Report Back – Heather Mattila
We must organize
by Heather Mattila
I have worried in the past that the rate of pollinator decline would be outpaced by our collective will to reverse these trends, but Bee Audacious changed this bleak forecast for me. It showed me that there is a diverse yet cohesive group of people who are eager to rally and wrestle with the pressing issues pollinators face. Their hunger to enact change has turned what could be a hopeless situation into a hopeful one. As a group, we want to implement an old but audacious idea: we must organize.
We must organize within an urgent timeframe and for multiple purposes.
Our first task should be to band together to mount a defense for all pollinators, both wild and managed bees, as well as the spaces they need to thrive. Our conversations made it clear that there is a wide circle of stakeholders who have a vested interest in pollinator success; however, there is currently little crosstalk between these groups. We need to gather all of these constituents – commercial and hobby beekeepers, growers and livestock producers who rely on bee-pollinated crops, conservation groups, land owners who manage pollinator habitat – under a single umbrella organization that can advocate in multiple realms for a shared pollinator agenda. Conference participants often mentioned a striking fact: the total contribution of bees’ pollination services to crops consumed by humans and livestock puts their value second only to U.S. agriculture’s heaviest hitters (cattle, hogs, and corn). Despite this fact, we lack the strong voice that these sectors have when it comes to legislative and regulatory decision-making. It is imperative that this disparity be rectified for the healthy-pollinator movement to surge forward.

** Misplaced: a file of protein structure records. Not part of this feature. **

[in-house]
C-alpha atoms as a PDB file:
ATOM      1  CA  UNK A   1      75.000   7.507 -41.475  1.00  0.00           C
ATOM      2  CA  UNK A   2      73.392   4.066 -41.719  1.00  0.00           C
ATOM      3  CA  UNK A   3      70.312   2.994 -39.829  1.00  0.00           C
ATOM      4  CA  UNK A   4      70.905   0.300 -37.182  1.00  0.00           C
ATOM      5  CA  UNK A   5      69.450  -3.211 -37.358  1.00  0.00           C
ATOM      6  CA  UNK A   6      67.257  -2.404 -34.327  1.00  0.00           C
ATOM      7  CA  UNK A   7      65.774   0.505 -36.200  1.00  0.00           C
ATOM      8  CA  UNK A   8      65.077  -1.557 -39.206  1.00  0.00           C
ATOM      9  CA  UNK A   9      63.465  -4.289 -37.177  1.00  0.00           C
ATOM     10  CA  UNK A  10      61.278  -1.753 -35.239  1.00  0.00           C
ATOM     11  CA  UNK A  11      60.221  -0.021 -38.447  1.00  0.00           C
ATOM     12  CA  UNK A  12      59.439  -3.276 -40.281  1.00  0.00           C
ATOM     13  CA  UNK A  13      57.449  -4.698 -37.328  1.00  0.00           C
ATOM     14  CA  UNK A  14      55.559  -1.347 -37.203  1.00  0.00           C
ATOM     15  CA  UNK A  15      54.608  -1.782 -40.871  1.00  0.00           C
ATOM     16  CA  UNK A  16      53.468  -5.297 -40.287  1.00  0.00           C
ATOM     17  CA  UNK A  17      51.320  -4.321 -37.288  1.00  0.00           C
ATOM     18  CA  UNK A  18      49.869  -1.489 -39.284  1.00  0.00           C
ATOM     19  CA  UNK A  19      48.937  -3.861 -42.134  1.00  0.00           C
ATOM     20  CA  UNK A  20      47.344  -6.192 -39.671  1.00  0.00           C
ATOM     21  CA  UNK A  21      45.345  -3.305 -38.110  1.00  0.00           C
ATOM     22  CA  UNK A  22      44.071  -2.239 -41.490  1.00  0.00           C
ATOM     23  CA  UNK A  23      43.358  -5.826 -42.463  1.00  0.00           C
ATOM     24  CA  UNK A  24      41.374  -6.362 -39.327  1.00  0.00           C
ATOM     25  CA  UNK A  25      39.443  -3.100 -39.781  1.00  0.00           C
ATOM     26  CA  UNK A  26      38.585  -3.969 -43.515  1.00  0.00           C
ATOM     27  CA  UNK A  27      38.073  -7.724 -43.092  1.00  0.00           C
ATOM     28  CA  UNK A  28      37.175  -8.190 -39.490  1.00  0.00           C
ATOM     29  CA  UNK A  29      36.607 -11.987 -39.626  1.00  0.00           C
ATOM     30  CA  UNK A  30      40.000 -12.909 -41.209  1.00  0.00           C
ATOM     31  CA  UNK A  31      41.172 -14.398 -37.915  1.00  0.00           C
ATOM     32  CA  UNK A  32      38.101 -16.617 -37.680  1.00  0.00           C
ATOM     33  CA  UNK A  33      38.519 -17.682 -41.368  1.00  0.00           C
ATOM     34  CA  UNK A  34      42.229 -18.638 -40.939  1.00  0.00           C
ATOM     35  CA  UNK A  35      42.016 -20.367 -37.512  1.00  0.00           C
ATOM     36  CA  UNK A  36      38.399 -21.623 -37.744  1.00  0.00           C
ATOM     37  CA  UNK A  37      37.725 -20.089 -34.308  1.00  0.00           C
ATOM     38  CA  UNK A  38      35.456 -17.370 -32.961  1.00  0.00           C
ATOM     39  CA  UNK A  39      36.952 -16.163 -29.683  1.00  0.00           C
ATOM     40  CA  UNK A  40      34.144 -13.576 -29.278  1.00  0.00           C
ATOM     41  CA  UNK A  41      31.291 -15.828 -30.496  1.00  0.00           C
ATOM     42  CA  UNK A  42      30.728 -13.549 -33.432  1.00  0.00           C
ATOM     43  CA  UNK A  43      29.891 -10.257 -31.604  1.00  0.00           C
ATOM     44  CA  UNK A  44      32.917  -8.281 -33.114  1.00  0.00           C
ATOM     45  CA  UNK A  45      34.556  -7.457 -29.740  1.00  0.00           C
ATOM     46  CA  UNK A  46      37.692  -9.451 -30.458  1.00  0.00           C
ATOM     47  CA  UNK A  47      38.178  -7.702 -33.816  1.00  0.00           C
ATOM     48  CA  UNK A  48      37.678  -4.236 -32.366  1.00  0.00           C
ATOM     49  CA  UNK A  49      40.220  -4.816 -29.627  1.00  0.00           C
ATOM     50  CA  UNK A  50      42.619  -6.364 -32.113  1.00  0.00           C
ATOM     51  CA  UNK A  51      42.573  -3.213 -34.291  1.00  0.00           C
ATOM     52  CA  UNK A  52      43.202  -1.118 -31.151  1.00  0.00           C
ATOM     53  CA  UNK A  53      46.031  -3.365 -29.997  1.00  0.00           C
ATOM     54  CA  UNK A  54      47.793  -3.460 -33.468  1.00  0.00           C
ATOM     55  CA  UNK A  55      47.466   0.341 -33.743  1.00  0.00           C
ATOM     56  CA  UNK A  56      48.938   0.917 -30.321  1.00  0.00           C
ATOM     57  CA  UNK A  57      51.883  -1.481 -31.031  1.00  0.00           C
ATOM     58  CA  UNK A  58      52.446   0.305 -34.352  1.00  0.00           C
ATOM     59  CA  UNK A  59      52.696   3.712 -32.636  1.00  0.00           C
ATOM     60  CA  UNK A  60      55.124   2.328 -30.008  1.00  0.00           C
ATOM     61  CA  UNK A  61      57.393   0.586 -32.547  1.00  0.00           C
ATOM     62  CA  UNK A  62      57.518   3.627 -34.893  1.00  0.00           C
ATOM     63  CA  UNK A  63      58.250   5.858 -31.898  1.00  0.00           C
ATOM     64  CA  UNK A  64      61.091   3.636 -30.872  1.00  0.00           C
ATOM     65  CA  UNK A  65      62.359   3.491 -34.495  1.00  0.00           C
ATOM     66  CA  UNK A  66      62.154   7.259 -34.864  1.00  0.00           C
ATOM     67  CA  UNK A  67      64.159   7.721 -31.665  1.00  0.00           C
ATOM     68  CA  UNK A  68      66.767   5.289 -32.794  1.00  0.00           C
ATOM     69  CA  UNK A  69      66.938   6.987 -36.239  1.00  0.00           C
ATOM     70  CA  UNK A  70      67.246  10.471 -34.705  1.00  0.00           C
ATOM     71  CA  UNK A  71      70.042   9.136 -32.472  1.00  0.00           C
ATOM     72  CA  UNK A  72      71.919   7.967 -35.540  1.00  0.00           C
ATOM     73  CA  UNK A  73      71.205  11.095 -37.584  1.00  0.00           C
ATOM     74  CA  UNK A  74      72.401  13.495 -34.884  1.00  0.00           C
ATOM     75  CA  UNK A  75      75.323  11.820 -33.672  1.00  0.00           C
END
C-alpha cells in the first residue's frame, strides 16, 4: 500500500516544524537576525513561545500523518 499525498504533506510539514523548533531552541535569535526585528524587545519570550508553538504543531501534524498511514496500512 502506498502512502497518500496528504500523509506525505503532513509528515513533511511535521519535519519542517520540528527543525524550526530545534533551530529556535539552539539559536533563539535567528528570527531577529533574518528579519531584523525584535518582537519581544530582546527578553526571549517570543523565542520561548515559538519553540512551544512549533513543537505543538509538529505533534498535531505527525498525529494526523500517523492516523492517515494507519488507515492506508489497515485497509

One proposed action that had broad support at Bee Audacious was the formation of a National Pollinator Alliance. This coalition of partners would give us a unified platform for protecting the best interests of bees. The activities of this alliance could be funded by the collection of a couple of dollars from each pollination contract. Such a modest fee would generate millions of dollars from a single year of almond pollination alone. Once in place, the National Pollinator Alliance should define common ground among its members and allocate funds to lobby for political action on behalf of all pollinators. Those who work directly with bees could organize within this alliance to improve communication with farmers, promote research, foster pollinator habitat, collect data from its constituents, and formulate programs to educate a new generation of beekeepers and stewards of bee spaces (some of the excellent ideas that were generated at the conference). The principle of organizing a multitude of singular voices into one deafening chorus is not a novel one, but it would be a new call to action for pollinators in North America, and it was the most persistent message I heard from the change makers I met at Bee Audacious.
It is time! I am hopeful.